We now state a set of useful theorems with proofs omitted.
Theorem: (Fundamental Theorem of Algebra) an algebraic expression of the polynomial form:
anl n + an-1l n-1 + .... + a2l 2 + a1l + a0 = 0
where a0 ｹ 0, has exactly n complex or real roots l 1, ..., l n (repetition is, of course, possible).
Theorem: If the coefficients of a polynomial (a1, a2, etc.) are real, then any complex roots will come in conjugate pairs, i.e. l = u ｱ iv where i is the imaginary operator i =ﾖ -1 and u and v are real numbers, so that u is the "real part" of l (i.e., Re(l ) = u) and v the "imaginary part" of l (i.e. Im(l ) = v).
Theorem: (Descartes's Rule of Signs) Let a0, ..., an be the sequence of coefficients in a polynomial and let k be the total number of "changes of sign" from one coefficient to the next in that sequence. Then the number of positive real roots of the polynomial is equal to k minus a positive even number. (note: if k = 1, then there is exactly one positive real root).
We now turn to the Perron-Frobenius theorems on non-negative square matrices. They are of two types: one for the general case (I), the other for the irreducible case (II).
Theorem: (Perron-Frobenius I) If A is a non-negative square matrix then the following hold:
(a) A has a non-negative real eigenvalue
(b) no real eigenvalue of A can have an absolute value larger than the largest real eigenvalue l m
(c) at least one right eigenvector and one left eigenvector associated with lm are semipositive.
(d) [l I - A]-1 >> 0 for each l > lm
(e) l m is a nondecreasing function of each of the elements of matrix A.
Theorem: (Perron-Frobenius II) If A is an irreducible non-negative square matrix then the following hold:
(a) A has a positive maximum eigenvalue lm
(b) the right eigenvector x associated with lm is positive, i.e. for Ax = lmx, x > 0.
(c) the left eigenvector x｢ associated with l m is also positive, i.e. x｢ A = x｢ l m, x｢ > 0.
(d) if l is any eigenvalue of A, then |l | ｣ lm
(e) l m is a continuous increasing function of the elements in A.
(f) the maximum eigenvalue for any submatrix of A is smaller than the maximum eigenvalue for A.
(g) To each real eigenvalue l of A different from l m, there corresponds an eigenvector x ｹ 0 such which has at least one negative component.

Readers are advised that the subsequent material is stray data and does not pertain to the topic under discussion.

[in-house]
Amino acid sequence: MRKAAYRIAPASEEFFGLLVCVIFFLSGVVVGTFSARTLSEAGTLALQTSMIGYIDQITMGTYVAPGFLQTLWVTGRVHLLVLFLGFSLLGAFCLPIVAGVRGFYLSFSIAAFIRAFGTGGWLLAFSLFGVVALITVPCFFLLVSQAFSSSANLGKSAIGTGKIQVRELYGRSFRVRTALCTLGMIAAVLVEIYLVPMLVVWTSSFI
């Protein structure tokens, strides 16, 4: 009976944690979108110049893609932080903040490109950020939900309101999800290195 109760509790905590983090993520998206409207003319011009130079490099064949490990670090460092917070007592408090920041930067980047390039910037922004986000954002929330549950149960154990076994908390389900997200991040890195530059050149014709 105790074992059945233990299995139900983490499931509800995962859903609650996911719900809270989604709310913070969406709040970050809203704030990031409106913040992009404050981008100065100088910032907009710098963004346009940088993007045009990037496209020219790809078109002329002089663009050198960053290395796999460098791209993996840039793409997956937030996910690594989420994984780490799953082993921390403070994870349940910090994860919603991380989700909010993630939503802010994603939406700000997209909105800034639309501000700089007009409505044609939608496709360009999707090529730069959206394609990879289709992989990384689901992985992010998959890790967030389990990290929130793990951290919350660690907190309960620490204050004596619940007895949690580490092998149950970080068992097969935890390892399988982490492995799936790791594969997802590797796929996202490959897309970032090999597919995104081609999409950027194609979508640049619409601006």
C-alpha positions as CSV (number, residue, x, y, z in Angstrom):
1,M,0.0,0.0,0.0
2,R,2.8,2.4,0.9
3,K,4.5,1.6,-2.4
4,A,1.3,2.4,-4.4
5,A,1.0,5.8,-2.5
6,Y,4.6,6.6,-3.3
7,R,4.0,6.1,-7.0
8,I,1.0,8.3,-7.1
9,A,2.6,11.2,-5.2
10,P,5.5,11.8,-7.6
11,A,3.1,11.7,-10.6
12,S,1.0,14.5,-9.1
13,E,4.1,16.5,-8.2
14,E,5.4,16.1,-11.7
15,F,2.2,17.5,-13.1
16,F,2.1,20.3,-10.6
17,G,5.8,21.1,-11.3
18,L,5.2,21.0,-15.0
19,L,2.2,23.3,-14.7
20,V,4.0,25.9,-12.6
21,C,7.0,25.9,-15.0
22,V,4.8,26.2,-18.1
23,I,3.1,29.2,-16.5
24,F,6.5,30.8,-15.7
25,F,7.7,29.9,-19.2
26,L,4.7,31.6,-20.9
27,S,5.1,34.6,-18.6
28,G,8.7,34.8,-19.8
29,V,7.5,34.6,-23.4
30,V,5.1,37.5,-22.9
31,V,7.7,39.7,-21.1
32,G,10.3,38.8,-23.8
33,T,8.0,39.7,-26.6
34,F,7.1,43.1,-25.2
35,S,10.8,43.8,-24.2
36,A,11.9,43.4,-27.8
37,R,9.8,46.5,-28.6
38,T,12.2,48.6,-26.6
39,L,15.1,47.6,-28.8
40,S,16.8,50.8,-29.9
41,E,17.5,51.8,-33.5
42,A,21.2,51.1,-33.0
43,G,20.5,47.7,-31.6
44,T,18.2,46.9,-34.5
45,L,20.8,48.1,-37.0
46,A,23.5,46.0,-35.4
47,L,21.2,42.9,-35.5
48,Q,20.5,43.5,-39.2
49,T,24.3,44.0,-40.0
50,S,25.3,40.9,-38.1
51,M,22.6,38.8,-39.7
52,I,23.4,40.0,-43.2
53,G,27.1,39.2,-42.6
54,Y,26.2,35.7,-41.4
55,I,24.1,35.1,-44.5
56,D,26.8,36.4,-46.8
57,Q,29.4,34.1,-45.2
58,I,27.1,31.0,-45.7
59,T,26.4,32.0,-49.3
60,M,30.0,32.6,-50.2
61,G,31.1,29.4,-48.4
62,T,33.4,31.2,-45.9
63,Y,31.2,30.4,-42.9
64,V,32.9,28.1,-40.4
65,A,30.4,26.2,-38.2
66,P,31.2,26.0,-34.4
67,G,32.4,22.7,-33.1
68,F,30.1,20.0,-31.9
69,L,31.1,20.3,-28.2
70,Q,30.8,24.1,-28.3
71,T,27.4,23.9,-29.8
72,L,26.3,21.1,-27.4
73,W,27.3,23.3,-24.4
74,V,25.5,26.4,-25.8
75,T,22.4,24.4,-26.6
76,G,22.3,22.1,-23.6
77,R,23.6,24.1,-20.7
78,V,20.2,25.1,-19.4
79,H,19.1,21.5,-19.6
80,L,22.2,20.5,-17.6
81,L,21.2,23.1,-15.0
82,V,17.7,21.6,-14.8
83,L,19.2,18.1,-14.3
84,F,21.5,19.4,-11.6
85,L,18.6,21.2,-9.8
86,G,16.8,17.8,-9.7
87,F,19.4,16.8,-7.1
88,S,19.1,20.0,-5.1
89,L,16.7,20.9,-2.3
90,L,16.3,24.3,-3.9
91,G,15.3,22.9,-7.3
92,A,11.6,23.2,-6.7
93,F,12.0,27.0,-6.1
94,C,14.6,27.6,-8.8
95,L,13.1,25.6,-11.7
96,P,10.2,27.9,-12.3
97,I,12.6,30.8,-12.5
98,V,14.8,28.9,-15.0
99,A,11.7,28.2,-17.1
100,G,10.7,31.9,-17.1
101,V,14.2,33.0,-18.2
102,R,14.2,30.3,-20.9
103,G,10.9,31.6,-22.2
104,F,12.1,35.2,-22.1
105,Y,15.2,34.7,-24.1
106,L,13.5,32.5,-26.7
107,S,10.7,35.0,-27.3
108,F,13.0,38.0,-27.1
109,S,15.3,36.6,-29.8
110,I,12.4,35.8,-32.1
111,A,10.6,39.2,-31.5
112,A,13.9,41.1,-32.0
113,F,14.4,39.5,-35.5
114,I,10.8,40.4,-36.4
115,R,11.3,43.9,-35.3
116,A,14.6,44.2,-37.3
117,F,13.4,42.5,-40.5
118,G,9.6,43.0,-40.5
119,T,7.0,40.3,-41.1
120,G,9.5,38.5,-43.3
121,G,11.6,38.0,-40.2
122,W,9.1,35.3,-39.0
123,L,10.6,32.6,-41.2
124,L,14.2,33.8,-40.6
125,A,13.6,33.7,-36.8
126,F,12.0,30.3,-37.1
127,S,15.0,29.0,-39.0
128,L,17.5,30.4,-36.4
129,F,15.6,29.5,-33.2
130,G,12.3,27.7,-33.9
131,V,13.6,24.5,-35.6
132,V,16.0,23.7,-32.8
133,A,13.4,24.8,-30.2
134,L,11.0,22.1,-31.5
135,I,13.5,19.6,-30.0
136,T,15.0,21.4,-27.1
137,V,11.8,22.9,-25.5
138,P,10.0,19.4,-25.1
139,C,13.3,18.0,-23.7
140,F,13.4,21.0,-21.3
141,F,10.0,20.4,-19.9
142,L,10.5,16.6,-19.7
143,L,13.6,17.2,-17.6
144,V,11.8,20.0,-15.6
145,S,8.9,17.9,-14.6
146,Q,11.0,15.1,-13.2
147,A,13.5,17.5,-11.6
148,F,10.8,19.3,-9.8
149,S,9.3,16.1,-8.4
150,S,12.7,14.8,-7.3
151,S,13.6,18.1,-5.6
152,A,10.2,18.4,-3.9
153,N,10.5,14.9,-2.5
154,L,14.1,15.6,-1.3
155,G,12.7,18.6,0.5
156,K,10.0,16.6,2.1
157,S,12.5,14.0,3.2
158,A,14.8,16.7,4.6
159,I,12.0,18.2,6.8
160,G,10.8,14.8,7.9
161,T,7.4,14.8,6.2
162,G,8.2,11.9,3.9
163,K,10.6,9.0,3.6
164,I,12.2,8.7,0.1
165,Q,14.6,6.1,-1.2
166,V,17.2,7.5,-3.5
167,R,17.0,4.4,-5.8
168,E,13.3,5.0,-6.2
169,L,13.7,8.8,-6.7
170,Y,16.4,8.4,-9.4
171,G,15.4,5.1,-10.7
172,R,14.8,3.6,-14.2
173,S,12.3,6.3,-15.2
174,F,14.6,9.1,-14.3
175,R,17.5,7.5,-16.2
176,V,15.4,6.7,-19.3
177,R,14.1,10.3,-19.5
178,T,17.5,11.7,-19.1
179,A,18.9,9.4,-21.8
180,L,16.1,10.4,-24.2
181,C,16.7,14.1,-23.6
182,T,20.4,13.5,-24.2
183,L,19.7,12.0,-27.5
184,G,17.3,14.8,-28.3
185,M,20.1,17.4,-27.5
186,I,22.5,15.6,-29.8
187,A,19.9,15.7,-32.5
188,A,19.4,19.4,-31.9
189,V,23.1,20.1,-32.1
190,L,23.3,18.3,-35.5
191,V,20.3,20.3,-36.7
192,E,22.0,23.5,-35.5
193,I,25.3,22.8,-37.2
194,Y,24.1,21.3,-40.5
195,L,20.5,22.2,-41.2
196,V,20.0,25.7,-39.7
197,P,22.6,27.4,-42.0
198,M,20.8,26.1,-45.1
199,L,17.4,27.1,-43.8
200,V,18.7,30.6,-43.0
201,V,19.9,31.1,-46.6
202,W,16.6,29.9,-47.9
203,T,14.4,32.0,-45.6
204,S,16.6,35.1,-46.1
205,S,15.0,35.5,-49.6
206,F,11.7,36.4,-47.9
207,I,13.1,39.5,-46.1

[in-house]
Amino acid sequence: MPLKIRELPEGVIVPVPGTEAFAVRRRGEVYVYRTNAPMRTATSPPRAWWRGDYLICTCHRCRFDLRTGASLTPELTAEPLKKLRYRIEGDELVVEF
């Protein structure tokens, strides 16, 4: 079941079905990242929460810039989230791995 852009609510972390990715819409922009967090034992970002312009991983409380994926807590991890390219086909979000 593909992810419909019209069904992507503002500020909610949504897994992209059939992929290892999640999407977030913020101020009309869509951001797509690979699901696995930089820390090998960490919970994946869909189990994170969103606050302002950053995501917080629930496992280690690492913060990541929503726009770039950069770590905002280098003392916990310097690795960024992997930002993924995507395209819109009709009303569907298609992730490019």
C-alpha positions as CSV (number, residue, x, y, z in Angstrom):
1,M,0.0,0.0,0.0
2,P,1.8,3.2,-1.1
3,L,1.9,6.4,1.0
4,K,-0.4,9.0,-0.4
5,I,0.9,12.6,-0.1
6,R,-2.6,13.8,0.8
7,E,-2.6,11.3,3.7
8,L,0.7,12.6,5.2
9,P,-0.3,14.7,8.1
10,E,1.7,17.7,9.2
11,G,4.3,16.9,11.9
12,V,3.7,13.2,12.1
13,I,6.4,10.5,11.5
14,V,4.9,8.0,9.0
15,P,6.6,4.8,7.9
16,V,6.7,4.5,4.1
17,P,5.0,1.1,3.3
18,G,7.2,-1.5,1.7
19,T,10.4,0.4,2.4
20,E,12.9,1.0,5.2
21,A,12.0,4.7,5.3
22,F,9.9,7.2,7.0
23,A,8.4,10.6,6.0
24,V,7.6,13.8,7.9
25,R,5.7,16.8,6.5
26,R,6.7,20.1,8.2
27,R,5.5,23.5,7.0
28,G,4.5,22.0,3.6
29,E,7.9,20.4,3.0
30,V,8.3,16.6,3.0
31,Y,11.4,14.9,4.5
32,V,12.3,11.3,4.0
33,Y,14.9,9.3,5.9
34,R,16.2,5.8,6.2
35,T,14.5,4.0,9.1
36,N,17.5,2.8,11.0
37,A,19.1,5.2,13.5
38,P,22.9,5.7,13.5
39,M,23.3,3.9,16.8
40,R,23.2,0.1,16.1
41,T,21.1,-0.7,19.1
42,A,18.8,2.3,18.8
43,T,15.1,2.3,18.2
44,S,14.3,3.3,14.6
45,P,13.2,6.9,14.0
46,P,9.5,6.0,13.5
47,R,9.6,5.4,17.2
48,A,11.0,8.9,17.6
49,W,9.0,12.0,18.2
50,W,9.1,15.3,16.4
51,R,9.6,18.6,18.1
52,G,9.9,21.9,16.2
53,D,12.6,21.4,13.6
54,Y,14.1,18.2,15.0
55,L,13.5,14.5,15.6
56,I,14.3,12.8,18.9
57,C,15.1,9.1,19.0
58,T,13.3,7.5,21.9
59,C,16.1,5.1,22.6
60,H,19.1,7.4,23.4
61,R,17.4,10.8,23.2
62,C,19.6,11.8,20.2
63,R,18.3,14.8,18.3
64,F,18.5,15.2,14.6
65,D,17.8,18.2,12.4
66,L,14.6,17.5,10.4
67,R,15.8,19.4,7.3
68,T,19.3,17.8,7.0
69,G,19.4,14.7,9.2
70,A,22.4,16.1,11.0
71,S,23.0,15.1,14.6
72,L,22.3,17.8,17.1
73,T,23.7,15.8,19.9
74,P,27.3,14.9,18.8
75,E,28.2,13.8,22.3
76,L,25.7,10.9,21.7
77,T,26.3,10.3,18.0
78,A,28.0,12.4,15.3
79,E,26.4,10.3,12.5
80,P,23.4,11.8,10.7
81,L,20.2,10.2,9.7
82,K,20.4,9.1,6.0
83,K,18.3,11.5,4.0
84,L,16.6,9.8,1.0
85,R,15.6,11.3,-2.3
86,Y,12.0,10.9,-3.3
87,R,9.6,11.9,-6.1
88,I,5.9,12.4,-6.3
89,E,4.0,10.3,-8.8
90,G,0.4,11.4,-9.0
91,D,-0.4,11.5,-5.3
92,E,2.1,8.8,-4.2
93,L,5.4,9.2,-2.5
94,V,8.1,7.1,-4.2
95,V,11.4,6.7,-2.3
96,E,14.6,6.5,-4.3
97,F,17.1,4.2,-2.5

(h) Given a real number m = (1/n ) > 0, if m > l m (thus n < 1/l m) then:
(m I - A)-1 > 0
(I - n A)-1 > 0
(i) maxi ai1 ｳ l m ｳ miniai1 where ai is the ith row of A. (i.e. maximum eigenvalue lies between the maximum and minimum of row sums of A).
Proofs of the various aspects of the Perron-Frobenius theorems (plus extensions) are given in Debreu and Herstein (1953), Morishima (1964), Murata (1977), Nikaido (1960), Pasinetti (1975), Takayama (1974) and Kurz and Salvadori (1995).
Now we add the following definition from Hawkins and Simon (1949) and Georgescu-Roegen (1951):
Hawkins-Simon: a matrix A is "productive" or fulfills the "Hawkins-Simon conditions" if all the principal leading minors of A are positive.
and consequently another pair of theorems:
Theorem: Let A be an n ｴ n matrix where aij ｣ 0 for i ｹ j, then there is an x ｳ 0 such that Ax > 0 iff A fulfills the Hawkins-Simon condition.
Theorem: Let A be an n ｴ n matrix where aij ｣ 0 for i ｹ j, then for any c ｳ 0, there exists an x ｳ 0 such that Ax = c iff A fulfills the Hawkins-Simon conditions.
Proofs of the above propositions can be found in Nikaido (1960; 1968: p.92).
Theorem: (Routh-Hurwitz) A necessary and sufficient condition that all the roots of the n-degree polynomial equation with real coefficients:
anl n + an-1l n-1 + .... + a2l2 + a1l+ a0 = 0
to have negative real parts is that all the principal leading minors of the following matrix are strictly positive:
a1 a0 0 0 ... ...
a3 a2 a1 a0 ... ...
a5 a4 a3 a2 ... ...
... ... ... ... ... ...
0 0 0 0 ... an
Note that the structure of the matrix for the Routh-Hurwitz conditions. The matrix is obtained as follows. The coefficients of the polynomial from a1 to an are written out on the main diagonal. The columns consist in turn of coefficients with only odd or even subscripts, ith the coefficient a0 included among the latter. All the other entries of the matrix corresponding to coefficients with subscripts greater than n or less than 0 are set equal to 0.
From the Routh-Hurwitz conditions, it is immediately obvious that when we are coinsidering the characteristic equation of a 2 ｴ 2 matrix A:
l 2 - (trA)l + |A| = 0
that a necessary and sufficient condition for the real parts of all eigenvalues to be negative is that |A| > 0 and trA < 0. A computationally simpler form of the Routh-Hurwitz conditions are the "Modified Routh-Hurwitz" conditions given in Murata (1977: p.92).